HB383: Little leagues would get immunity in concussion lawsuits

By Abigail Norton & Michael A. Kruse
Capital West News

SALT LAKE CITY – Athletic associations facing concussion lawsuits may receive help from Utah lawmakers. A bill currently awaiting consideration from the Utah Senate would give immunity to amateur sports organizations that meet a specified set of criteria.

“The parents are the reason I drafted this,” said the bill’s sponsor Rep. Paul Ray, R-Clearfield.

Under HB383, sports organizations will not be liable for concussions as long they put a policy in place and take steps to train and enforce the policy. The bill already passed out of the House and the Senate Judiciary Committee with a favorable recommendation. The bill now heads to the Senate floor for a final vote.

Rep. Paul Ray, R-Clearfield

Rep. Paul Ray, R-Clearfield

In recent years, sports organizations have faced lawsuits from individuals who associate health problems later in life with childhood concussions. While the bill would provide some protections for these organizations, the bill would still allow parents or athletes to sue in cases of negligence.

Bart Thompson , assistant director of the Utah High School Activities Association, said the bill was designed to protect organization from lawsuits that could put of them out of business. Lawsuits are expensive whether you win or lose, but the biggest frustration has been parents who “physician [shop]” for a doctor who will accelerate clearance of their child for game play, he said.

Some of the senators on the committee expressed concern over the language in the bill. Under the wording, all an organization would have to do is download a policy over the Internet and have immunity from lawsuits, said Sen. Stephen Urquhart, R-St. George.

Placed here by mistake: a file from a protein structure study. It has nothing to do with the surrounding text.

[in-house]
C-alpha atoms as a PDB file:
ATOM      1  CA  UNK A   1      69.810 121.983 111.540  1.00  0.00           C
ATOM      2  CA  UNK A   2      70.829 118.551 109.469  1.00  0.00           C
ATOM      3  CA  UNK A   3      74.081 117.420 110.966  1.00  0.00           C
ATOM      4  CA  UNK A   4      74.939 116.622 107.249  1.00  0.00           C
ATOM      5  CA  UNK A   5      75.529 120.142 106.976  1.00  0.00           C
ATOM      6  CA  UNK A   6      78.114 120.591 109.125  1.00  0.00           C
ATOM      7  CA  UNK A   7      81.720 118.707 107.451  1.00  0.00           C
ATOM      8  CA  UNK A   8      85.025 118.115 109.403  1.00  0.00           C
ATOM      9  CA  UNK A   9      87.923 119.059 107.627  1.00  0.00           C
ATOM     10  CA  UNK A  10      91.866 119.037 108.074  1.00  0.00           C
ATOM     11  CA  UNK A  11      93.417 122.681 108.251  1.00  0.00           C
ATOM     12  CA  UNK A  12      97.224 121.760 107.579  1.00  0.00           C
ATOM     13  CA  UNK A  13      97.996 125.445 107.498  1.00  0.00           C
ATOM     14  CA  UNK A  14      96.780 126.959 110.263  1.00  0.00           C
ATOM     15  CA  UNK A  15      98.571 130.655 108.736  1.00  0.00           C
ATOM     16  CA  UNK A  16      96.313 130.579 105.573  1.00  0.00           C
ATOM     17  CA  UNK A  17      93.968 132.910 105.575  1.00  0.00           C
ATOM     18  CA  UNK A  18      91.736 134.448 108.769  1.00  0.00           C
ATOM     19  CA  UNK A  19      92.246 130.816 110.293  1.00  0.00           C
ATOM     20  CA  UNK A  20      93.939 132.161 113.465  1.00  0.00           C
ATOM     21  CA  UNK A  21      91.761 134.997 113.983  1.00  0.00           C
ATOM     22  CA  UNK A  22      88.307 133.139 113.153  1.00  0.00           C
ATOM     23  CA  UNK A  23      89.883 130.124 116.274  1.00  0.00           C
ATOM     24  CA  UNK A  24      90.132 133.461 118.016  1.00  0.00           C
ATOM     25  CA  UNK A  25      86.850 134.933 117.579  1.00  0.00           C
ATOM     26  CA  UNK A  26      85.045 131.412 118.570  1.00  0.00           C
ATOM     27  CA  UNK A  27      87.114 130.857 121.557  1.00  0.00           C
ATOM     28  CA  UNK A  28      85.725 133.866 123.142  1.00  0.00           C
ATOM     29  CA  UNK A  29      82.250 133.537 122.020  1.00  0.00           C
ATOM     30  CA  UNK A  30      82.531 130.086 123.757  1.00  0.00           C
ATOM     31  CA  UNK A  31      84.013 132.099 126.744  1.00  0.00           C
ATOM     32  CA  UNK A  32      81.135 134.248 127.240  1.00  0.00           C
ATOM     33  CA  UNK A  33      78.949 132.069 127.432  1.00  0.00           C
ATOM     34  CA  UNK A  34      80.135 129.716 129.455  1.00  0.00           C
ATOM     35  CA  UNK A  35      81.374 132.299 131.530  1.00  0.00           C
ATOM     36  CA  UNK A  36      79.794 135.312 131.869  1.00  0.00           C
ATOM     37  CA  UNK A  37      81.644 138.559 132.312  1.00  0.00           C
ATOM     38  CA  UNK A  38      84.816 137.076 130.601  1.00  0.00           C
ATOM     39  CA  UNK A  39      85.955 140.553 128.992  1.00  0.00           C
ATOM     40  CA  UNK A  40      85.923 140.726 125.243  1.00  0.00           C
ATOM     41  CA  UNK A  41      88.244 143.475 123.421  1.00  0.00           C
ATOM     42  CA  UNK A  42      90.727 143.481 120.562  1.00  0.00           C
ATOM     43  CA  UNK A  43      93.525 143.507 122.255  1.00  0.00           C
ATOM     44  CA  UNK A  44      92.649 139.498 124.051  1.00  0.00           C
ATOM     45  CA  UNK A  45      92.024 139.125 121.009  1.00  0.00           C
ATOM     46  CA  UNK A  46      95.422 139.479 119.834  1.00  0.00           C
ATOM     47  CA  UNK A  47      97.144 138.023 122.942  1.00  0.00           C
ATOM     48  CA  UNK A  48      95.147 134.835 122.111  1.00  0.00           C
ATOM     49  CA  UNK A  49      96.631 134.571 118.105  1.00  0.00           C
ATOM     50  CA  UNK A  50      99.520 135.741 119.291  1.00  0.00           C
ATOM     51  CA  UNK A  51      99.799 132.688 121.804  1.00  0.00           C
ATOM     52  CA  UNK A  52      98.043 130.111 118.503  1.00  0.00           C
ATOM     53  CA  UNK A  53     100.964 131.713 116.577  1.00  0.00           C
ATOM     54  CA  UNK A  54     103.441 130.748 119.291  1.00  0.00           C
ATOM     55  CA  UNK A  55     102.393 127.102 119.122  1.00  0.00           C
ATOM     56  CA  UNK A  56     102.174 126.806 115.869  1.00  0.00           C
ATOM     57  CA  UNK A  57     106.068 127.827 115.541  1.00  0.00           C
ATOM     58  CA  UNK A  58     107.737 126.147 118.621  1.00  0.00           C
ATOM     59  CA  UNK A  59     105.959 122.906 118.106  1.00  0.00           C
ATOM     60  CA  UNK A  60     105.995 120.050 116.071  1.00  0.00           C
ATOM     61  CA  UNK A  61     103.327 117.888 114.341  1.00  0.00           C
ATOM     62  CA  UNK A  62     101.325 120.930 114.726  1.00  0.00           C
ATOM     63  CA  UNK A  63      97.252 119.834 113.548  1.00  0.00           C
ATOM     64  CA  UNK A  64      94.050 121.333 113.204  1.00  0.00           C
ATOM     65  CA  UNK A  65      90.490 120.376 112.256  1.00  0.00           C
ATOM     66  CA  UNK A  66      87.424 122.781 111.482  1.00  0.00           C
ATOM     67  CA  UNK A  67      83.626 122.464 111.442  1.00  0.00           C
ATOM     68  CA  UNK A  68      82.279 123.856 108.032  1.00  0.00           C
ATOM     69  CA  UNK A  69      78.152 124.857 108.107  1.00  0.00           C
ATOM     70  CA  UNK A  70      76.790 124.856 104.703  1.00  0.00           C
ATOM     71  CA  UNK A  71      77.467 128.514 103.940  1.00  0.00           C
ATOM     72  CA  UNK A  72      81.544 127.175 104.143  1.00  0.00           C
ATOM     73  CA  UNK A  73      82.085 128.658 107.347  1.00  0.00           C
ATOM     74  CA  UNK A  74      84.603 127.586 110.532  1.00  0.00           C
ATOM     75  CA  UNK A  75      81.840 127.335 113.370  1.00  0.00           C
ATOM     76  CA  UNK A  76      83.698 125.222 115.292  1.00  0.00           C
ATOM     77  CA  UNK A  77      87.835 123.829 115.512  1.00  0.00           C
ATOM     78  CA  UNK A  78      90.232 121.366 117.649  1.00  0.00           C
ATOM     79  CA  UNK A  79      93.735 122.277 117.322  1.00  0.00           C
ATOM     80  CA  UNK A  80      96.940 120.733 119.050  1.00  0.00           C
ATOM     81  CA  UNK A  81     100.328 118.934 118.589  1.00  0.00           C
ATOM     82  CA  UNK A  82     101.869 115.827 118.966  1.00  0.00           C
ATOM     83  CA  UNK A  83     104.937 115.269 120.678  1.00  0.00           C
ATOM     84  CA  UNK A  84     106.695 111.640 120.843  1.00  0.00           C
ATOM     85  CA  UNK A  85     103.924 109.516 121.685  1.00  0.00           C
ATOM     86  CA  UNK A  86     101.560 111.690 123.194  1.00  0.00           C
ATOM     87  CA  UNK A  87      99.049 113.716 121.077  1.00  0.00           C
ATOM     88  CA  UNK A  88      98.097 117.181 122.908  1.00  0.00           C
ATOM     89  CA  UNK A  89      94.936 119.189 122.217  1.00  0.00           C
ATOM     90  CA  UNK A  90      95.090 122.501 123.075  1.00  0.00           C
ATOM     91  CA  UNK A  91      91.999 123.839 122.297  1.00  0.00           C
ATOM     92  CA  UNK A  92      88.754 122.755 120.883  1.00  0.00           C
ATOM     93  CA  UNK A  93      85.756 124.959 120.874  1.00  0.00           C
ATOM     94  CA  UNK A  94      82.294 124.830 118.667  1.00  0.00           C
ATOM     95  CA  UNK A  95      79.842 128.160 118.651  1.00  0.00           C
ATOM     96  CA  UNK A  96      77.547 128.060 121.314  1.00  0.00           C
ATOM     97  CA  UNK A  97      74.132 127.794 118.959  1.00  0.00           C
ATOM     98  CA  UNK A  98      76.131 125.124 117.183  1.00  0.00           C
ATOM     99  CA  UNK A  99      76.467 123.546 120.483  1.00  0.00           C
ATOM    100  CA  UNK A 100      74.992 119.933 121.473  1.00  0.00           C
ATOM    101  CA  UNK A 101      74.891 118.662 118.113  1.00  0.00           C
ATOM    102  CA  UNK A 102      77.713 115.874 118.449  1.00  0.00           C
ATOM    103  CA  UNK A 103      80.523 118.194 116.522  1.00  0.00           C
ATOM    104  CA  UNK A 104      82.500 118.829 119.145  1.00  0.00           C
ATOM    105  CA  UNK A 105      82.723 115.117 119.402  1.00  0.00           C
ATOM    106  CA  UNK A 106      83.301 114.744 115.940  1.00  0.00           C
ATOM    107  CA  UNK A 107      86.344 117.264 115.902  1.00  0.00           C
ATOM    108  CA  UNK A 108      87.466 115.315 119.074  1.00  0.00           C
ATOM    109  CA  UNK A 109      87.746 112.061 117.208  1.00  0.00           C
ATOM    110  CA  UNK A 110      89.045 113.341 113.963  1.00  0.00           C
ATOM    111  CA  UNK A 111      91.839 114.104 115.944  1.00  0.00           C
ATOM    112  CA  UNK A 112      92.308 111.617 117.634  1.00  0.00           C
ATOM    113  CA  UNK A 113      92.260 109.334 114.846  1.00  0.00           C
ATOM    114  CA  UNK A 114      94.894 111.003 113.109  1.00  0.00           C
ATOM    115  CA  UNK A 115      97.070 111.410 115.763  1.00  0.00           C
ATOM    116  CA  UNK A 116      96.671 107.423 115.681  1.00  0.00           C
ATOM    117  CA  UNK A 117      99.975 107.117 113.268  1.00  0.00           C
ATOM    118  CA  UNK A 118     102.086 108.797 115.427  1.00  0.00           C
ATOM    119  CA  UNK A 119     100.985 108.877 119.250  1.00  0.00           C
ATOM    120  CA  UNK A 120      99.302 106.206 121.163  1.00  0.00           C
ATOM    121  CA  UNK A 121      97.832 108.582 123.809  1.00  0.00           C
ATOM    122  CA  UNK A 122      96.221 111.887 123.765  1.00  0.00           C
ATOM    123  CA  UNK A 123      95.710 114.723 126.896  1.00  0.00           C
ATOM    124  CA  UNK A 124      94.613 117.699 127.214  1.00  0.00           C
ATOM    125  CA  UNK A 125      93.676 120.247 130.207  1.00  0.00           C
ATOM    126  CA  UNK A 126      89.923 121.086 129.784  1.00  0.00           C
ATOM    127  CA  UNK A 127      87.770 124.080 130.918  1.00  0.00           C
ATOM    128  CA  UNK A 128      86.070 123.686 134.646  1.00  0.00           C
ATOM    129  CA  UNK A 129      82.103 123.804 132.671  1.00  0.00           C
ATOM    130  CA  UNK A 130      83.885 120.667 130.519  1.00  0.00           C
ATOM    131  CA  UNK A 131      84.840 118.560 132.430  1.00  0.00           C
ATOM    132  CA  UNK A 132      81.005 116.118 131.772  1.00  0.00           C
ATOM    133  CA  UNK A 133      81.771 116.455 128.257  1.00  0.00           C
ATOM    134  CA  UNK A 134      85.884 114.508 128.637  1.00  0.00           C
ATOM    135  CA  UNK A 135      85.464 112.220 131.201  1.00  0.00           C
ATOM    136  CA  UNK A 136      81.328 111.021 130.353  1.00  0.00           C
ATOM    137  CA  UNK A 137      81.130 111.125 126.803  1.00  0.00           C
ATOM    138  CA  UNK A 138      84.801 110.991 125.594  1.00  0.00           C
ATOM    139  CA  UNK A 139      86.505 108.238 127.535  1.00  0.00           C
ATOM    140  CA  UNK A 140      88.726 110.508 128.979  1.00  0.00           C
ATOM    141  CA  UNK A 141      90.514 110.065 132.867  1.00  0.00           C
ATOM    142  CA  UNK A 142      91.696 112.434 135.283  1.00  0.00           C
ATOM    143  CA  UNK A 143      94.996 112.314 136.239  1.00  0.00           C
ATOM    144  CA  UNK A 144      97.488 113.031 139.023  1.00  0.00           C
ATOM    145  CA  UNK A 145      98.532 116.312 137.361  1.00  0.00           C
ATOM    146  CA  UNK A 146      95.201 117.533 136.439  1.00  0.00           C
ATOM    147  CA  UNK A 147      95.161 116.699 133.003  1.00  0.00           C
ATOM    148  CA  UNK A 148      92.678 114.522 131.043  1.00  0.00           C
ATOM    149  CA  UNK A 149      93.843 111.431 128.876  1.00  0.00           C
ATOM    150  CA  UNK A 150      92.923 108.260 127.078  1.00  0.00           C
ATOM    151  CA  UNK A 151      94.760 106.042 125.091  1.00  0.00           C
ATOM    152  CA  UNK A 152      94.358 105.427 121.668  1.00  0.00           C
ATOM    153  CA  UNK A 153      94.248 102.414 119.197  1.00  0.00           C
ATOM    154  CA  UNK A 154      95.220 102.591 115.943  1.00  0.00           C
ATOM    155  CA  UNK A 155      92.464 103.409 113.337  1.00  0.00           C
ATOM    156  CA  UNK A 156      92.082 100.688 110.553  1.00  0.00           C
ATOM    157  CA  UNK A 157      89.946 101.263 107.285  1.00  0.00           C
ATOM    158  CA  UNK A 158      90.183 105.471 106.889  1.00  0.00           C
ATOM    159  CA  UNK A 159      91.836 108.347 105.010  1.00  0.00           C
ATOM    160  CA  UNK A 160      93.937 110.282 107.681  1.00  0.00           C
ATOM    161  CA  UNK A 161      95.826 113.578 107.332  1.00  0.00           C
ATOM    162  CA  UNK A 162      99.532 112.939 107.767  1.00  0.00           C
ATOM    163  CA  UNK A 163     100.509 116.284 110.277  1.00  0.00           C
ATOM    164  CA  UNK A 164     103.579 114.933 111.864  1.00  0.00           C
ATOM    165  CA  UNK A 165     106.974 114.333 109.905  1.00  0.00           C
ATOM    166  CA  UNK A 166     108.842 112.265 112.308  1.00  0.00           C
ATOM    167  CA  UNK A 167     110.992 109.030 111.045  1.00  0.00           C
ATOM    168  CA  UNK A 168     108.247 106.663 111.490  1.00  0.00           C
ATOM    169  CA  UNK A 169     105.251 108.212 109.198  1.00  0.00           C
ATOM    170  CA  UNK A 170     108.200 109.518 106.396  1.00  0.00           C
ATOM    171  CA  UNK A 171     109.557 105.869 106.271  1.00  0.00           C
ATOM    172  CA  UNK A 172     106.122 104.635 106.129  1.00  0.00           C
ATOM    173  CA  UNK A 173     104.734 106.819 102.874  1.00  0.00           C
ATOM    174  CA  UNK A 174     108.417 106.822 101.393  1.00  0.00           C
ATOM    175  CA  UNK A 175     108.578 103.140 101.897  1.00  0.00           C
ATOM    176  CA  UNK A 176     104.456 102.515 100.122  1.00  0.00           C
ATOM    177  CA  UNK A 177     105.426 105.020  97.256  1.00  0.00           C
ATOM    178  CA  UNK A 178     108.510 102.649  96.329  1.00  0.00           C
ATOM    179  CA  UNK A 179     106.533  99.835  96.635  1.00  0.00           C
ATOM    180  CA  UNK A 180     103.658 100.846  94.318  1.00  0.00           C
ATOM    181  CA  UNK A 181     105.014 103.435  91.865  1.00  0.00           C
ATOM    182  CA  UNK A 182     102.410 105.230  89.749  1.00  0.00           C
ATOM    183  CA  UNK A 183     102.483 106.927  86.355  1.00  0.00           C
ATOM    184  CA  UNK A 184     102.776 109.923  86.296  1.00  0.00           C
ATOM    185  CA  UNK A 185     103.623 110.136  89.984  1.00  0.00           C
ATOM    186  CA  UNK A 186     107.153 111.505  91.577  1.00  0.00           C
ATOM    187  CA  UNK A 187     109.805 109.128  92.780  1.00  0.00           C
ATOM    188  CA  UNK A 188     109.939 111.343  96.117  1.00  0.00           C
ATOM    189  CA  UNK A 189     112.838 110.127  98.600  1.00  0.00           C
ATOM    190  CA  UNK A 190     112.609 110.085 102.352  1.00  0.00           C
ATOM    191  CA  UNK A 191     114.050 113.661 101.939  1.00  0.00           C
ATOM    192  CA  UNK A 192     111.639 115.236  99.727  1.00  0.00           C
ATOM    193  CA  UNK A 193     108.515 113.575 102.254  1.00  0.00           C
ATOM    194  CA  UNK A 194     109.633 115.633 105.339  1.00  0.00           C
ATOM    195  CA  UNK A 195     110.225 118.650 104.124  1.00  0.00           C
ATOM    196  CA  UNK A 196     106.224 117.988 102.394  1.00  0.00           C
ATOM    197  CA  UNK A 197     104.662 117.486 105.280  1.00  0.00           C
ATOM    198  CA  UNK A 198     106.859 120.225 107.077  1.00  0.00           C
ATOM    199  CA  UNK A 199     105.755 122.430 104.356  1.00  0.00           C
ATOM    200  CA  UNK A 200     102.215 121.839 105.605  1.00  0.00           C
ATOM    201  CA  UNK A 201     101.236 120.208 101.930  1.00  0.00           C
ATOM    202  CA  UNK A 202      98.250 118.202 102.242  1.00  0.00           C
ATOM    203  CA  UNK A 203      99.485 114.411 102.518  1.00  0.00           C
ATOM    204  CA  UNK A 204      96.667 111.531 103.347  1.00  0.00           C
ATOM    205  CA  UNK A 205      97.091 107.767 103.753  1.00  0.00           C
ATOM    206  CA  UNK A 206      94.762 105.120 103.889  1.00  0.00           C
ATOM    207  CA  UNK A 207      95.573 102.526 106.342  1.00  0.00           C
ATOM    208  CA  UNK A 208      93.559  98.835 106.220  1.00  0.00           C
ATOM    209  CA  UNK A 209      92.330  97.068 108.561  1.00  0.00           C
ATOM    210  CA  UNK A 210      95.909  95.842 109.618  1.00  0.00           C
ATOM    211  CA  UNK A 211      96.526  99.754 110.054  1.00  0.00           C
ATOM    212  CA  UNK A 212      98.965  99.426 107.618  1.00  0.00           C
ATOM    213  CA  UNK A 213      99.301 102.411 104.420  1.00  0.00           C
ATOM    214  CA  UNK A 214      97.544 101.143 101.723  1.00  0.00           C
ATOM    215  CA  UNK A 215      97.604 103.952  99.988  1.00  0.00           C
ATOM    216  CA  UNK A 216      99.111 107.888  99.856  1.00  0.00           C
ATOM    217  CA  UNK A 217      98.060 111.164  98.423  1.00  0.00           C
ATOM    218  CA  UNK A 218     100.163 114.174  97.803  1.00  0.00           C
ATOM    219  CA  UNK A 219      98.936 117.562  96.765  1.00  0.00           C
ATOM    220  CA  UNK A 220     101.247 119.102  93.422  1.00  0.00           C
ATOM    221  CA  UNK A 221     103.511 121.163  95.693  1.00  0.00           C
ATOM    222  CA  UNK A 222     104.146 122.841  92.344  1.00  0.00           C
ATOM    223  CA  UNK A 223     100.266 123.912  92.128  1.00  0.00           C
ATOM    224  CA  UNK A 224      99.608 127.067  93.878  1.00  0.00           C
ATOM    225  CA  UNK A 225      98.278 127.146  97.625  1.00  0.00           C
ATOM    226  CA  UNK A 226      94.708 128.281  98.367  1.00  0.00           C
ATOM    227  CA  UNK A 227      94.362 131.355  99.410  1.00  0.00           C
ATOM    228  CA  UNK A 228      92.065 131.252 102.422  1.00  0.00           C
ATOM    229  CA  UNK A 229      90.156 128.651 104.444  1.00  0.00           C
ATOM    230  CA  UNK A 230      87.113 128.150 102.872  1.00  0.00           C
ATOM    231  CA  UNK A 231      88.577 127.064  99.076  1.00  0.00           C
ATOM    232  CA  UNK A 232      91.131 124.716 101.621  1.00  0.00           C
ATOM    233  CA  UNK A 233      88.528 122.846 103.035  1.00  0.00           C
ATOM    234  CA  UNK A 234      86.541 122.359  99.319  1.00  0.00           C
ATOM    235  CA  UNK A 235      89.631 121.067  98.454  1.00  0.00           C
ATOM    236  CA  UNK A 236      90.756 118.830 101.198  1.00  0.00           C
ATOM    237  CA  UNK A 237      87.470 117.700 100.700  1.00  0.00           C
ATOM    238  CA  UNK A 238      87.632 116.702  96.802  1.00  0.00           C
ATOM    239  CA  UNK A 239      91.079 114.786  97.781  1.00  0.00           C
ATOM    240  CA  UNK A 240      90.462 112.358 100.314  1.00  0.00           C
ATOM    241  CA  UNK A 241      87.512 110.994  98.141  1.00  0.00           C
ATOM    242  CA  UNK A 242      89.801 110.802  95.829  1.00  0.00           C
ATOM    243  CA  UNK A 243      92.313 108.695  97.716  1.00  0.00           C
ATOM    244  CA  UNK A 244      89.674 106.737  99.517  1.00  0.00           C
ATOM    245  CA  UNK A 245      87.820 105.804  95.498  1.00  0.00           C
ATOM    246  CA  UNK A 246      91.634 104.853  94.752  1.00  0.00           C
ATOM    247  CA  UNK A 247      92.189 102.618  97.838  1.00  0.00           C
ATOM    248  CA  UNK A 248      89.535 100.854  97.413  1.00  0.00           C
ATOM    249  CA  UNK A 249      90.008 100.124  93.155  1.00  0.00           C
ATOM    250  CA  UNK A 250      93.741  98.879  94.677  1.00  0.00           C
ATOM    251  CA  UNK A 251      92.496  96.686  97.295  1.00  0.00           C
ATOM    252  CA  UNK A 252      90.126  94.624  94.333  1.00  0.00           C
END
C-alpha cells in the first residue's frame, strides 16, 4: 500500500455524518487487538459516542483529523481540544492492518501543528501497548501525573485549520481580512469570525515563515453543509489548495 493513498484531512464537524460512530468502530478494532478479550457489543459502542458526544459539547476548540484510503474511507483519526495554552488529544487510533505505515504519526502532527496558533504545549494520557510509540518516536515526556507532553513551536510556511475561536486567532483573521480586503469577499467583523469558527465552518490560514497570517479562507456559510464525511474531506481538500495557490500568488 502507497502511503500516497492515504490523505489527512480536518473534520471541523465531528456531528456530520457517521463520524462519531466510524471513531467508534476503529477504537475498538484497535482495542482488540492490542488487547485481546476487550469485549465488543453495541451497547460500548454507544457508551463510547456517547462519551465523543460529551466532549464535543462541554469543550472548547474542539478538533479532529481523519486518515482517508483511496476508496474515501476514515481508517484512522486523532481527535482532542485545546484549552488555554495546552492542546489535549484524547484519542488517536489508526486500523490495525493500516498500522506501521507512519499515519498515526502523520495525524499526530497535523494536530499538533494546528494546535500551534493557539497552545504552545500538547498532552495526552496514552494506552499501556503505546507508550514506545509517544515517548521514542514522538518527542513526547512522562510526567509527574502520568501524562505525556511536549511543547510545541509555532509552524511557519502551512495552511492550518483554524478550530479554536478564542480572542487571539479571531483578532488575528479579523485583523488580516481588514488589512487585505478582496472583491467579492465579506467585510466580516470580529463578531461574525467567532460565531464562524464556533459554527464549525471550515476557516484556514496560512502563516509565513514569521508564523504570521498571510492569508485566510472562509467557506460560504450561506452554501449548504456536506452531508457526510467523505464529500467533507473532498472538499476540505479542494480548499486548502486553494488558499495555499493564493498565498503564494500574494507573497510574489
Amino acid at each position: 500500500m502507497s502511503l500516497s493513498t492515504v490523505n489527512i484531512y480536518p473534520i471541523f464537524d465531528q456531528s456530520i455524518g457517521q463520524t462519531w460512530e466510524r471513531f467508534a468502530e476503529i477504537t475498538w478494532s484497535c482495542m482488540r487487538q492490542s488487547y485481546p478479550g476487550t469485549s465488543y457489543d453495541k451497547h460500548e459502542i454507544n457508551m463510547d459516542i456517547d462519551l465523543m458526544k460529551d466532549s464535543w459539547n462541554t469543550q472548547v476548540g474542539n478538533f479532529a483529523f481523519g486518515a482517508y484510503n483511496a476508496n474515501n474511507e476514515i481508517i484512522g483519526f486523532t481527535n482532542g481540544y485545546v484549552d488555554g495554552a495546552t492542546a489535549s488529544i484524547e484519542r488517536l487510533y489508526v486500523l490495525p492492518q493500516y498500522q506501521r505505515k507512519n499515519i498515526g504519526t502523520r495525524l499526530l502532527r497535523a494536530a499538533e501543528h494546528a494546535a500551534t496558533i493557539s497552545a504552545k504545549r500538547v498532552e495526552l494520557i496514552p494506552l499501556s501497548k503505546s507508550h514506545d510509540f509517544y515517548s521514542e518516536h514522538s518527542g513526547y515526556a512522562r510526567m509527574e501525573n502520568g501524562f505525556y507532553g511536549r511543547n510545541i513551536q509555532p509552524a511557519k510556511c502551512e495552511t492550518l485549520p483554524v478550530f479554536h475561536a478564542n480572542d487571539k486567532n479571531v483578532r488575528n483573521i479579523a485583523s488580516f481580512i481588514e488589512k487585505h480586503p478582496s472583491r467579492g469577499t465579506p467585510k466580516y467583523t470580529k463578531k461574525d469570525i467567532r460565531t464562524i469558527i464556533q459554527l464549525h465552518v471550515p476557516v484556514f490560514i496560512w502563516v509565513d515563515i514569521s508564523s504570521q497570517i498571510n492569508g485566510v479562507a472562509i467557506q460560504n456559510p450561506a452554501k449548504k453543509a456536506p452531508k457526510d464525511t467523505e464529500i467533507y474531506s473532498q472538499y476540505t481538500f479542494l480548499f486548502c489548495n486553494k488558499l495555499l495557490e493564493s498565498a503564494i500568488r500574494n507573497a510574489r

On a similar note, Sen. Mark Madsen, R- Saratoga Springs, questioned why the association objected to changing the language.

As currently constructed, Madsen said, “You’re trying to put two events together, make profit off them and take none of the responsibility.” Madsen also pointed out that if the organizations were left totally immune from lawsuits there would be no relief for an injured child since volunteer coaches do not make a lot of money.

If the bill required enforcement, however,  it would necessitate that an organization have an official at the games to make sure teams and clubs follow the rules, Thompson said.  Currently, state law requires both that youth sports programs have a concussion policy, and that any player with a concussion wait at least seven days to resume participation.

A substitute bill proposed by Sen. Todd Weiler, R- Woods Cross, would mandate that in addition to having the policy, an athletic organizations must provide training to agents the organizations in order to claim immunity.

The substitute bill was backed by the Utah Association for Justice, an organization of personal injury lawyers. Rep. Ray said he was fine with the substitute. The bill will move to the full senate for a vote.

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